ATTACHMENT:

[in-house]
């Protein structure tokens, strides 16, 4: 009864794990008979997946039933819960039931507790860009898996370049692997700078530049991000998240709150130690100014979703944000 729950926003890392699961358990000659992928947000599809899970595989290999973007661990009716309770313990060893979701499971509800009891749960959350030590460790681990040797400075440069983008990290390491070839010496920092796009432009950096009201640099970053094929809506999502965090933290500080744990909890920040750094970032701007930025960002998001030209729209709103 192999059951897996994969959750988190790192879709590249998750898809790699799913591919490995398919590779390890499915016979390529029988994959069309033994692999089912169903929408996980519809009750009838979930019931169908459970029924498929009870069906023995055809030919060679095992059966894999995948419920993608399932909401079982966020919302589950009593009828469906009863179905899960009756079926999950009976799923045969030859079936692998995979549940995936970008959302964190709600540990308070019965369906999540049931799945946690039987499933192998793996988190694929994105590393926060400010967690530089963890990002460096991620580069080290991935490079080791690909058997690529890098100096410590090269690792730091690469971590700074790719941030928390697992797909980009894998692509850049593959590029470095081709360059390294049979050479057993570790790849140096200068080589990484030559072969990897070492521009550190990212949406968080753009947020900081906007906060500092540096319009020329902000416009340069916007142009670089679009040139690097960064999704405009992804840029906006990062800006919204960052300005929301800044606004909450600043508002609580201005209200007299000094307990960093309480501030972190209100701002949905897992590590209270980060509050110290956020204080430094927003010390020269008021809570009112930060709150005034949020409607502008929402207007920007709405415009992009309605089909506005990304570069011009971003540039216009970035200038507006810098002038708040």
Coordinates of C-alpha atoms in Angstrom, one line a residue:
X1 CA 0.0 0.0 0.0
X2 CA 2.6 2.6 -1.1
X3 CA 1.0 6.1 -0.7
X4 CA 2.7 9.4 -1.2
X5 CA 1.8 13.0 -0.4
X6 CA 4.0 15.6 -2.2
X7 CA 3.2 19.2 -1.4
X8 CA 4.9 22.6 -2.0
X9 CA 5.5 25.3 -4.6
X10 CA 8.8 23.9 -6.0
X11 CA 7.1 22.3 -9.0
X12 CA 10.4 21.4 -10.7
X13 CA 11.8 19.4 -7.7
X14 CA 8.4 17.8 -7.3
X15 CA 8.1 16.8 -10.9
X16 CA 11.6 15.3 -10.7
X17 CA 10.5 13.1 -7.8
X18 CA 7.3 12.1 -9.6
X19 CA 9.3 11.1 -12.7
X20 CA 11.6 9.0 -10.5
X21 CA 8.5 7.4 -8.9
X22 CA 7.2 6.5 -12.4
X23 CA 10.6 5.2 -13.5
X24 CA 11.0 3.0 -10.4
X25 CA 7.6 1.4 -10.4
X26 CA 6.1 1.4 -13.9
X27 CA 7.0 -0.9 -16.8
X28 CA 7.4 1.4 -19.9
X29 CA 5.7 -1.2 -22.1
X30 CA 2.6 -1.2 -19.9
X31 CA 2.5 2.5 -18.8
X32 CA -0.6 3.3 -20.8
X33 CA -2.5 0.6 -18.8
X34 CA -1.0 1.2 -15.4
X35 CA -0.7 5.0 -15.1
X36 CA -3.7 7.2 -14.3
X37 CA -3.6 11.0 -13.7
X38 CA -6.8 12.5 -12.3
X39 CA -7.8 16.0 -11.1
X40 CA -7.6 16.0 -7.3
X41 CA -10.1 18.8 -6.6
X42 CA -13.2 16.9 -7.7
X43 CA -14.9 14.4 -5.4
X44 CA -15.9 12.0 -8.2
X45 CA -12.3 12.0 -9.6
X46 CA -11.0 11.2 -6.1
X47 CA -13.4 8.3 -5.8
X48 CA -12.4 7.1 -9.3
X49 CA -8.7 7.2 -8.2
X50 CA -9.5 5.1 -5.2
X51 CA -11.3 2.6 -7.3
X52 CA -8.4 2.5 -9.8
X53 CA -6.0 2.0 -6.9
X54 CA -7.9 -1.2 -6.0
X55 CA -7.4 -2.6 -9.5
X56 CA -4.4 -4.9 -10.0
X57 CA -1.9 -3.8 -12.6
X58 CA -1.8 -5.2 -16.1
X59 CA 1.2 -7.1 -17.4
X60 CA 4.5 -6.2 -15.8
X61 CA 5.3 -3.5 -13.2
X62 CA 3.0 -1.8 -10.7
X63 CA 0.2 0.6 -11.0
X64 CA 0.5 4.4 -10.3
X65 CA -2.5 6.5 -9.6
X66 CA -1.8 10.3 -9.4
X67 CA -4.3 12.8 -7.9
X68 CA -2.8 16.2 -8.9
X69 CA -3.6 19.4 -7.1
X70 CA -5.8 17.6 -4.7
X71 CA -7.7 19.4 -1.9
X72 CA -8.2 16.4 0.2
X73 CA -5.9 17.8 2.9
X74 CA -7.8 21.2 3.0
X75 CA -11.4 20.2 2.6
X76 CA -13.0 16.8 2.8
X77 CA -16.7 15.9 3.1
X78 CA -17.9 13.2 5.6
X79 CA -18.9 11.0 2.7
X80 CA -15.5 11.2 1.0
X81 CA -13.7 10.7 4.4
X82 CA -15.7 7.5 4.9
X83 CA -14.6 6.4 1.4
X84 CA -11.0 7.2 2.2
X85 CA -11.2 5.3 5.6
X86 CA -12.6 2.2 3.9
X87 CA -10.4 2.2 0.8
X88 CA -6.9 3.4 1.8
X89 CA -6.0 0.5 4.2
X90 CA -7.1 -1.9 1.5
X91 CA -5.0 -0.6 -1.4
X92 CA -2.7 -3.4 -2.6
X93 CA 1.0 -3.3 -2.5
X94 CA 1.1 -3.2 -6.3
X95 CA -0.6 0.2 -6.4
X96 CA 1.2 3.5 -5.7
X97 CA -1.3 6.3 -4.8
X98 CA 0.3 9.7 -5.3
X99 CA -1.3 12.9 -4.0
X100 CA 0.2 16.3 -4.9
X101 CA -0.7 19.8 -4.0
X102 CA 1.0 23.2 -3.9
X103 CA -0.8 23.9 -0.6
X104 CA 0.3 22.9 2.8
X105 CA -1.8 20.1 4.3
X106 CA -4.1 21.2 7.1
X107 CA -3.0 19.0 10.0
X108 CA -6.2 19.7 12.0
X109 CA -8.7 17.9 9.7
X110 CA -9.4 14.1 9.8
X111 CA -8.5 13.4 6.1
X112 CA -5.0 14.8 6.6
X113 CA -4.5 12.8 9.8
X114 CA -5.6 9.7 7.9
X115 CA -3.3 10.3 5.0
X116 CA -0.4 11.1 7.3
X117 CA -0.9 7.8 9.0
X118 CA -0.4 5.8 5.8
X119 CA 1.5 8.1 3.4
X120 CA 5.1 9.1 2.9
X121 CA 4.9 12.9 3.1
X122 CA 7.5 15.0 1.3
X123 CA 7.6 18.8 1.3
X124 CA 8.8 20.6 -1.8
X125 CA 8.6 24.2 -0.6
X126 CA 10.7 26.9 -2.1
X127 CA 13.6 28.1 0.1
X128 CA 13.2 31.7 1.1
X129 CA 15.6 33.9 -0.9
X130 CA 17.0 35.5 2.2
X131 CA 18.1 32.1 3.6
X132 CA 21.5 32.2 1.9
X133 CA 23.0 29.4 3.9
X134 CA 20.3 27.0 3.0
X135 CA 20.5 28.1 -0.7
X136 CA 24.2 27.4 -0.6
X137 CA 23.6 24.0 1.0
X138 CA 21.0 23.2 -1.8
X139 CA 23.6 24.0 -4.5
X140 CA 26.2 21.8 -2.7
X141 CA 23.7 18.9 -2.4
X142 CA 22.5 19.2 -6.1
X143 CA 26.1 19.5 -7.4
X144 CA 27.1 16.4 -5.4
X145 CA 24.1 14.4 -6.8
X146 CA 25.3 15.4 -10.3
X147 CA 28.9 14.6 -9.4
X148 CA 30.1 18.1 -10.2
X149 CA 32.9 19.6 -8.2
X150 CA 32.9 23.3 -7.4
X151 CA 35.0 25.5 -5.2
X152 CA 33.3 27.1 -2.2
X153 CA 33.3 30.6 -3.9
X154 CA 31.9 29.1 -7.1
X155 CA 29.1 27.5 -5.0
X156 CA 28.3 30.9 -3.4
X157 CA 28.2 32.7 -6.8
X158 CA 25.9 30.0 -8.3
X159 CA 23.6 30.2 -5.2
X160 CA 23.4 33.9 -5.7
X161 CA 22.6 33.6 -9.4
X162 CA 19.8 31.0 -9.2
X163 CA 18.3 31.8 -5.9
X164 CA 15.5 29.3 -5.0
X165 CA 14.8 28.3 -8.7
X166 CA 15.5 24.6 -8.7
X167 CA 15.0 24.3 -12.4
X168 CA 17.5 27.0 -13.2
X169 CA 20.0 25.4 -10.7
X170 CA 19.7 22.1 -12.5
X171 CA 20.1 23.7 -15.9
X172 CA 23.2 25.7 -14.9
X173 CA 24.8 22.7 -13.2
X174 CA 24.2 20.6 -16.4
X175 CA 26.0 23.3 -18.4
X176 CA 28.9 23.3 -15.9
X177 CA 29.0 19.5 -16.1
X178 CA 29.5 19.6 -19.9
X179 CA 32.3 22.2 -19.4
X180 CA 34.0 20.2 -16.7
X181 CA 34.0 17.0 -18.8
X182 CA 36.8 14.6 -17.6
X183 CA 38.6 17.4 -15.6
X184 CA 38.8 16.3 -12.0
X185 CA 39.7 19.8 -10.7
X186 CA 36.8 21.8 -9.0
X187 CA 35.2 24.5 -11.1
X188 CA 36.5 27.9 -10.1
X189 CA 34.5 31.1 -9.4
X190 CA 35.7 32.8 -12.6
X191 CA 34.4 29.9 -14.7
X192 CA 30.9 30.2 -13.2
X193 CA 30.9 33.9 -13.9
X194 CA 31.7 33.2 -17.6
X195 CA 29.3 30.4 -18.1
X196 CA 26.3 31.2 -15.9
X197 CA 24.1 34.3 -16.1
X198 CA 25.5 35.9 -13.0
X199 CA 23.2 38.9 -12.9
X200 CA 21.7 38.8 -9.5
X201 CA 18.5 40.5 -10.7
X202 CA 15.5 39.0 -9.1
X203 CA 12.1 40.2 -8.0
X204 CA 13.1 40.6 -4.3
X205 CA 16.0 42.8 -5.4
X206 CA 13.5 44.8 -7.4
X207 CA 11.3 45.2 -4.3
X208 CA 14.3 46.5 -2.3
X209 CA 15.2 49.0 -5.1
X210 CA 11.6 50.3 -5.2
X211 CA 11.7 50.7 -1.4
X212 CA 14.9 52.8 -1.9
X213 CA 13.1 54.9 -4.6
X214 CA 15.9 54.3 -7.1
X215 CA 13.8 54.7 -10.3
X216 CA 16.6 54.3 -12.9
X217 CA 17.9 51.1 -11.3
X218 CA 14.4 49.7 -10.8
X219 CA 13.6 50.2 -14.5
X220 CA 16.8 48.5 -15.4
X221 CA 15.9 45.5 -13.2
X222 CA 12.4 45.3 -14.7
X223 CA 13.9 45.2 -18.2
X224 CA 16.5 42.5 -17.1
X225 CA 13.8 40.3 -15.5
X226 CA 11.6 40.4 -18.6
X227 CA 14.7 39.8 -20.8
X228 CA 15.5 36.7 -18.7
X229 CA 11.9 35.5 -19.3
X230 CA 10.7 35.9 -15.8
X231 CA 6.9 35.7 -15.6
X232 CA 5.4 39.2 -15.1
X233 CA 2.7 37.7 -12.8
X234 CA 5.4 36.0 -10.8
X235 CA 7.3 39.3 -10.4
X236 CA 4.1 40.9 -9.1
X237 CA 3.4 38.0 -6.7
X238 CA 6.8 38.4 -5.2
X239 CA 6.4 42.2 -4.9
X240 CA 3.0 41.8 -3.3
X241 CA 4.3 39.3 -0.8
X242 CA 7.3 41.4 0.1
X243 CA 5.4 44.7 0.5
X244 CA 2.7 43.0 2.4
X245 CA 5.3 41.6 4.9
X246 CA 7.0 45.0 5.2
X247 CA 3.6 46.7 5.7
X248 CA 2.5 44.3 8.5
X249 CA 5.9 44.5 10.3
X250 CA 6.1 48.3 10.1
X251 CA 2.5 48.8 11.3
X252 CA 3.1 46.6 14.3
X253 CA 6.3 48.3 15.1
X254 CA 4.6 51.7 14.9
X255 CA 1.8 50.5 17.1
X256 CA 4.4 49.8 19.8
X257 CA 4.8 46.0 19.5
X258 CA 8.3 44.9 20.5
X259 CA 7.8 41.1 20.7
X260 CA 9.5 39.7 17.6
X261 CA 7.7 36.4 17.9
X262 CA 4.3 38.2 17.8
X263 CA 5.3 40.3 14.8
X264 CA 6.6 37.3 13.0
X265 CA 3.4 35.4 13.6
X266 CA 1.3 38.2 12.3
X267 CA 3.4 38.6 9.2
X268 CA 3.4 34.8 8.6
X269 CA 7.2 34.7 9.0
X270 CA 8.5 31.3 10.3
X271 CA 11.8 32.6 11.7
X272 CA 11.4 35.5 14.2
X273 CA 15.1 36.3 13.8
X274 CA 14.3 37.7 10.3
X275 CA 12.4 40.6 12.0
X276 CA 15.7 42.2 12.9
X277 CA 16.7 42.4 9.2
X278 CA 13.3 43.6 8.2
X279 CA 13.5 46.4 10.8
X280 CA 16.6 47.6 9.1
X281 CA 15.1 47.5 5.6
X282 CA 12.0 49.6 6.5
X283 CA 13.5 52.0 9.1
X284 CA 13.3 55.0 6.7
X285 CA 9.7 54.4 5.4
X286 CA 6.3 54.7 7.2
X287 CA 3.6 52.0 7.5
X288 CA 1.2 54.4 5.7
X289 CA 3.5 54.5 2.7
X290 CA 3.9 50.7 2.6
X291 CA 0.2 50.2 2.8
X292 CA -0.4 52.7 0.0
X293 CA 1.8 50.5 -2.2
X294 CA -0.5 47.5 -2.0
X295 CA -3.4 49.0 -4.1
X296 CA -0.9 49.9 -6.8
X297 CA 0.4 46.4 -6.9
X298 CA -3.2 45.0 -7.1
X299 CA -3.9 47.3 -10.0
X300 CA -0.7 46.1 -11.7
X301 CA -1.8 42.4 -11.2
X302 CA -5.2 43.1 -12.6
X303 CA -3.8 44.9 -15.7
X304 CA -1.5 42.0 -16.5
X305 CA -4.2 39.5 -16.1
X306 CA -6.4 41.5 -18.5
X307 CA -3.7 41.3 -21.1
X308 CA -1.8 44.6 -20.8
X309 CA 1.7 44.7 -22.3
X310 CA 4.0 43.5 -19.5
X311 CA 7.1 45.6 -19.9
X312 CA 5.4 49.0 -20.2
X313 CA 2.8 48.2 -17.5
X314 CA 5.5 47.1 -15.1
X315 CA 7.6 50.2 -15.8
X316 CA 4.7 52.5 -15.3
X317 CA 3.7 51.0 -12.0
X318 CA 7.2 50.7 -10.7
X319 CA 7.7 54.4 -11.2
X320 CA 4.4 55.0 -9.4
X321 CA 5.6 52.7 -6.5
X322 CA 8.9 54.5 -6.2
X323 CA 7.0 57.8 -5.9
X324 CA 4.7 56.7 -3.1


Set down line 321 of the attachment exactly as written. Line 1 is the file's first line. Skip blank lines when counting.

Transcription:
X318 CA 7.2 50.7 -10.7